What does it take to raise capital, in SaaS, in 2018?
UPDATE: The 2018 napkin has been published. You can download (and upvote 😉 ) it here: https://www.producthunt.com/posts/saas-funding-napkin-2018
About two years ago I thought about the question of what it takes to raise capital, in SaaS, in 2016 and tried to give an answer that would fit on the proverbial back of a napkin. The result was the “SaaS Funding Napkin”, a virtual one initially, followed before too long by a real napkin that made regular appearances (and friends) at SaaS conferences around the world. A year ago I created an update for 2017. Now it’s time for the 2018 version.
In the previous two years, the data that I’ve put on the napkin was based on what we had seen in the market and anecdotal feedback from a few other investors. For this year’s update, I decided to broaden the dataset by sending out a Typeform to a much larger number of SaaS investors. As a result, the data is now based on a much larger sample size and should provide a fairly accurate answer to the question asked in the headline above.
As I have quite a lot of data to present, I’ll split this article into three parts. In this post, part 1, I’ll start with some brief, general information about the survey and will then dig into the quantitative answers. In part 2, which will be published tomorrow, I’ll turn to the free-form answers, and in part 3 you’ll get the updated napkin. Ready to go?
What we wanted to know
The first question was “Which stage are you focused on?”, because we wanted to ask people a different set of subsequent questions depending on whether they invest at the seed stage or at later stages.
For Series A/B/C investors, the first part of the Typeform then looked like this:
- “How much ARR — quite roughly — do you expect a SaaS company to have when it raises its Series A/B/C round?”
- “What kind of y/y ARR growth gets you excited when you’re considering an investment?”
- “And what kind of y/y ARR growth do you expect in the 12 months following your investment?”
- “Optional question: What are the Top 3 things you’re looking for when you assess a potential SaaS Series A/B/C investment?” (free form question)
From seed investors we wanted to know:
- “What are the things you are looking for in a SaaS seed round?” The answer options were “founders with a proven track record”, “strong technical co-founder”, “Product/Market Fit”, “paying customers” and “revenue”, and we asked people to rate each option on a scale from one to five, one being “not important at all”, five being “extremely important”.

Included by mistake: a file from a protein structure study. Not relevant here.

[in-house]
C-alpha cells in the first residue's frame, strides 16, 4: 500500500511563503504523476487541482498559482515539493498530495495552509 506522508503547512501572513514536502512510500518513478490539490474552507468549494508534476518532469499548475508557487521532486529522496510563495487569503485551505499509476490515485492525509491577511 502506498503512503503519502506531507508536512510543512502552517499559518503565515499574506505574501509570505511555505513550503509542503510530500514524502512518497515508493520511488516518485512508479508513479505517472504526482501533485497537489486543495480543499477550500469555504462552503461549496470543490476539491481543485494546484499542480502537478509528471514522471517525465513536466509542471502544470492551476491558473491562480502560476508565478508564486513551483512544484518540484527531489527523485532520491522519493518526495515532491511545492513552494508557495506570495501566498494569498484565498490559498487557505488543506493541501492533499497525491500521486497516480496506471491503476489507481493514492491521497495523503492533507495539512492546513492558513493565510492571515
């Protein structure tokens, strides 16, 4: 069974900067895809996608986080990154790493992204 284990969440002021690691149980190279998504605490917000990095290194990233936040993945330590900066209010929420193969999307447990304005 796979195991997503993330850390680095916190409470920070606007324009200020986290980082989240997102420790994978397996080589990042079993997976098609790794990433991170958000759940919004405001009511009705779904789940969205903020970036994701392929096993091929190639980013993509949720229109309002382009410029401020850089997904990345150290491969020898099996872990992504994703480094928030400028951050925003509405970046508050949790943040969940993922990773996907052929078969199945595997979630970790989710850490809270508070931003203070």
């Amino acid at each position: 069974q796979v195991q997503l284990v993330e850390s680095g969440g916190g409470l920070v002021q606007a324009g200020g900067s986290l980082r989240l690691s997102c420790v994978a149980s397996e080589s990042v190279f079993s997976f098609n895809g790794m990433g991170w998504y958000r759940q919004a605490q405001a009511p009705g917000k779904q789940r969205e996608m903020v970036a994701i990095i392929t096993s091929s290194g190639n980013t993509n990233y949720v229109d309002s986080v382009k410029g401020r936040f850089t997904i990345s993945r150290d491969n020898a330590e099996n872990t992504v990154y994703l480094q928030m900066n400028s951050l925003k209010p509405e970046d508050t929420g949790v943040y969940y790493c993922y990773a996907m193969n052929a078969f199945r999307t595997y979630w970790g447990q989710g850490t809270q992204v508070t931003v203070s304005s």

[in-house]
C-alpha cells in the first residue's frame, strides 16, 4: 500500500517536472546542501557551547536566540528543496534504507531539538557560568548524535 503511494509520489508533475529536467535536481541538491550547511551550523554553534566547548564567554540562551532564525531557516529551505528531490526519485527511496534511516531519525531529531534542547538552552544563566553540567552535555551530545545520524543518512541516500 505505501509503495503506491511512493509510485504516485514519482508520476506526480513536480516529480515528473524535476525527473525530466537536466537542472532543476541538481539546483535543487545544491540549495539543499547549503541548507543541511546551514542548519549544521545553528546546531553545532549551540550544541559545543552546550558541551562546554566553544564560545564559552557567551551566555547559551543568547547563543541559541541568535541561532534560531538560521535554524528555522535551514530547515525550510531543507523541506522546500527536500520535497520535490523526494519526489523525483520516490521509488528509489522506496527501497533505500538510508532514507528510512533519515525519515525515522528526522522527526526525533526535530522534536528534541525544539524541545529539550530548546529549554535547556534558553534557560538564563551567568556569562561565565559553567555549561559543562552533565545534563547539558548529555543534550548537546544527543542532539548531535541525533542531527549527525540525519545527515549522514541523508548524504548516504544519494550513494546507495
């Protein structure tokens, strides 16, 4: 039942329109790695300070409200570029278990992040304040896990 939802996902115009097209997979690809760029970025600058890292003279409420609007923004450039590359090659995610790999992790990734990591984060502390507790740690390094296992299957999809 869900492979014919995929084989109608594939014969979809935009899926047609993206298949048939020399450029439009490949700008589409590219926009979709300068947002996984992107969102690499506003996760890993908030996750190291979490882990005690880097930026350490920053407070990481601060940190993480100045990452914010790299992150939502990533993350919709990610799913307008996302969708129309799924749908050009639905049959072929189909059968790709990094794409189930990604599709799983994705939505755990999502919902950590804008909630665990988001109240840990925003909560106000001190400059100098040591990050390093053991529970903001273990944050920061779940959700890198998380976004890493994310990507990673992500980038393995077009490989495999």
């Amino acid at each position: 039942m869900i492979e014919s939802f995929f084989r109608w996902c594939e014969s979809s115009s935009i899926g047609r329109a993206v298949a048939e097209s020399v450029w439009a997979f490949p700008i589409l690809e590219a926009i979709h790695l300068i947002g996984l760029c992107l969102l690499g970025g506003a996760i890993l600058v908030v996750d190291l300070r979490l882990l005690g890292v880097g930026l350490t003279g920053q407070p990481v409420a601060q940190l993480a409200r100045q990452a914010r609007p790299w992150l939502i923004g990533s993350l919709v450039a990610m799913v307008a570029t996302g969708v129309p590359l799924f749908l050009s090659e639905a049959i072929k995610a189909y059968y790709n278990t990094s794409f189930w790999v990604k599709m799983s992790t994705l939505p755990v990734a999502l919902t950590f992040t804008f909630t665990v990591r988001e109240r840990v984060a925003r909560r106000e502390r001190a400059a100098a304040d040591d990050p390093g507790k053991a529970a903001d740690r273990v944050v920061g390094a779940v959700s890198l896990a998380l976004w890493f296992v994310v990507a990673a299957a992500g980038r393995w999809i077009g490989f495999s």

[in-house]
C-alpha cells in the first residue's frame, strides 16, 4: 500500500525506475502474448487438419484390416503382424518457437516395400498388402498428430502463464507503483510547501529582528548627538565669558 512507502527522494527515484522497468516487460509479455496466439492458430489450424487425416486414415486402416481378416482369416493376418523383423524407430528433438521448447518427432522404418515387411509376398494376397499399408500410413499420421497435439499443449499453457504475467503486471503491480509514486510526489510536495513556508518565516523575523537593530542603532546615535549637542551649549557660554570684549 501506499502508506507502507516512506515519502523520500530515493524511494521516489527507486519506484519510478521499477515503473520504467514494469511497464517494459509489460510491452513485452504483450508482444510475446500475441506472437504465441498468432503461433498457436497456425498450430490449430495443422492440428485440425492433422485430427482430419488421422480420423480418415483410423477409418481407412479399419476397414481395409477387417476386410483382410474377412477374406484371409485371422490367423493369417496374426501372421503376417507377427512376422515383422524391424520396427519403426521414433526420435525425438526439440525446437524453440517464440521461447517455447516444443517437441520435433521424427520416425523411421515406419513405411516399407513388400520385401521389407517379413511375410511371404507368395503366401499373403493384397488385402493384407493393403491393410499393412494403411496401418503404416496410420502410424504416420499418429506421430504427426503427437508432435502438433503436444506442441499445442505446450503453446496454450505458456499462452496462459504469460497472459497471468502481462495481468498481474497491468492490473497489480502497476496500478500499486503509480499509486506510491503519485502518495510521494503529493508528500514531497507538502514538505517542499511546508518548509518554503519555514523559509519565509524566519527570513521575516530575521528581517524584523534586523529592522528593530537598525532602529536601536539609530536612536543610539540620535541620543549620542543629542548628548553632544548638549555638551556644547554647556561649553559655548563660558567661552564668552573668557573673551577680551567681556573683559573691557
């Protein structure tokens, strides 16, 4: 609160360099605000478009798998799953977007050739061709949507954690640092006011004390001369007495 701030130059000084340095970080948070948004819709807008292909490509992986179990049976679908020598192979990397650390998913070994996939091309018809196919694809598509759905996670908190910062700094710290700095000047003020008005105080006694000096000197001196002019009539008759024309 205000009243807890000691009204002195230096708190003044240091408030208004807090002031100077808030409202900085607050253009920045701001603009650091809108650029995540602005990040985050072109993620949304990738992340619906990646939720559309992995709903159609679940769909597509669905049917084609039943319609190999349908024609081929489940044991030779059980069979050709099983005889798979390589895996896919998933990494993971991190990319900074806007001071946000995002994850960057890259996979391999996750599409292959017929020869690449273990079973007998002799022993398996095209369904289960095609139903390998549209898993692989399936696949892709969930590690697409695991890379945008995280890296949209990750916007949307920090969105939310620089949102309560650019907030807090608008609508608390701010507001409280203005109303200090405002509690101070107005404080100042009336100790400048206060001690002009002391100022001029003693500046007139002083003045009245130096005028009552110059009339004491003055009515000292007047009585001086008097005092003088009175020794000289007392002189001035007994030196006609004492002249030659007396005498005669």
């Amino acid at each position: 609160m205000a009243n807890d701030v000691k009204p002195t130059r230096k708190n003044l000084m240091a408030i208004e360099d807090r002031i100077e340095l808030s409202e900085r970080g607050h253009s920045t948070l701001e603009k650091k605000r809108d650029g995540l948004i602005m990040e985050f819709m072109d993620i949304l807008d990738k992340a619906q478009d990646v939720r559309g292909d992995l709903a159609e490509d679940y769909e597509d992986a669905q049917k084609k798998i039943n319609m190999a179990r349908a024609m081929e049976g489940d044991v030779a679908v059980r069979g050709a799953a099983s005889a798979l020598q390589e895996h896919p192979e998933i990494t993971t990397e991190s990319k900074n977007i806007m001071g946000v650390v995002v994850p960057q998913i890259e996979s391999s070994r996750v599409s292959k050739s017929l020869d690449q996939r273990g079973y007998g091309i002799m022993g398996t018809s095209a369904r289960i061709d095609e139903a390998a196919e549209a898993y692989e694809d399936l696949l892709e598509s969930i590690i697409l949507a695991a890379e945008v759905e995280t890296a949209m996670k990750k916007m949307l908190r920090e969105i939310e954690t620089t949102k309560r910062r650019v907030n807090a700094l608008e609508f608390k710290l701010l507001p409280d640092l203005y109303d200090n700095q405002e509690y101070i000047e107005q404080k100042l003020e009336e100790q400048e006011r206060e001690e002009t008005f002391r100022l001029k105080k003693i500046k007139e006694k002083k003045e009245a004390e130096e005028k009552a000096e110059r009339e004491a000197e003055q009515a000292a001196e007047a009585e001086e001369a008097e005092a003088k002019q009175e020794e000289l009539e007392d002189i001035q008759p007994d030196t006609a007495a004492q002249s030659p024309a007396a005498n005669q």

- If the investor rated “revenue” with three or more points, we asked how much ARR, quite roughly, they expect a SaaS company to have when they are considering a seed investment.
- “What else are you looking for when you assess a potential SaaS seed investment?” (free form question)
After that we asked all investors a couple of additional, optional questions:
- How many SaaS investments did your firm make in 2017?
- Optional question: How many SaaS investments do you think your firm will make in 2018?
- Optional question: Quite roughly, what was the average pre-money valuation of the SaaS seed/A/B/C deals that your firm did in 2017?
- Optional question: Quite roughly, what was the average round size of the SaaS seed/A/B/C deals that your firm did in 2017?
These questions were the same for seed and Series A/B/C investors, but where you see “seed/A/B/C” above, the wording was customized based on the answer we received at the beginning of the survey. Fortunately, these customizations and “logic jumps” are super easy to set up with Typeform!
Here’s the Typeform that we sent out, in case you’d like to take a look.
In total, we got responses from more than 60 VCs, including many of the industry’s most active and most respected SaaS investors in Europe (Accel, Acton, Alven, Connect Ventures, Creandum, Dawn, DN Capital, EQT, eVentures, Idinvest, Index, Localglobe, MMC, Mosaic, Notion, Northzone, Partech, Runa, Sunstone) and the US (Access, Battery, Benchmark, Bessemer, Canaan, CRV, Emergence, Floodgate, General Catalyst, GGV, Homebrew, IA, Icon, Iconiq, Insight, KPCB, Matrix, Meritech, NVP, OpenView, Redpoint, Salesforce Ventures, Sapphire, Scale, Shasta, SignalFire, SV Angel, Uncork, Upfront, Valar). A big thank-you to everyone who took the time to participate!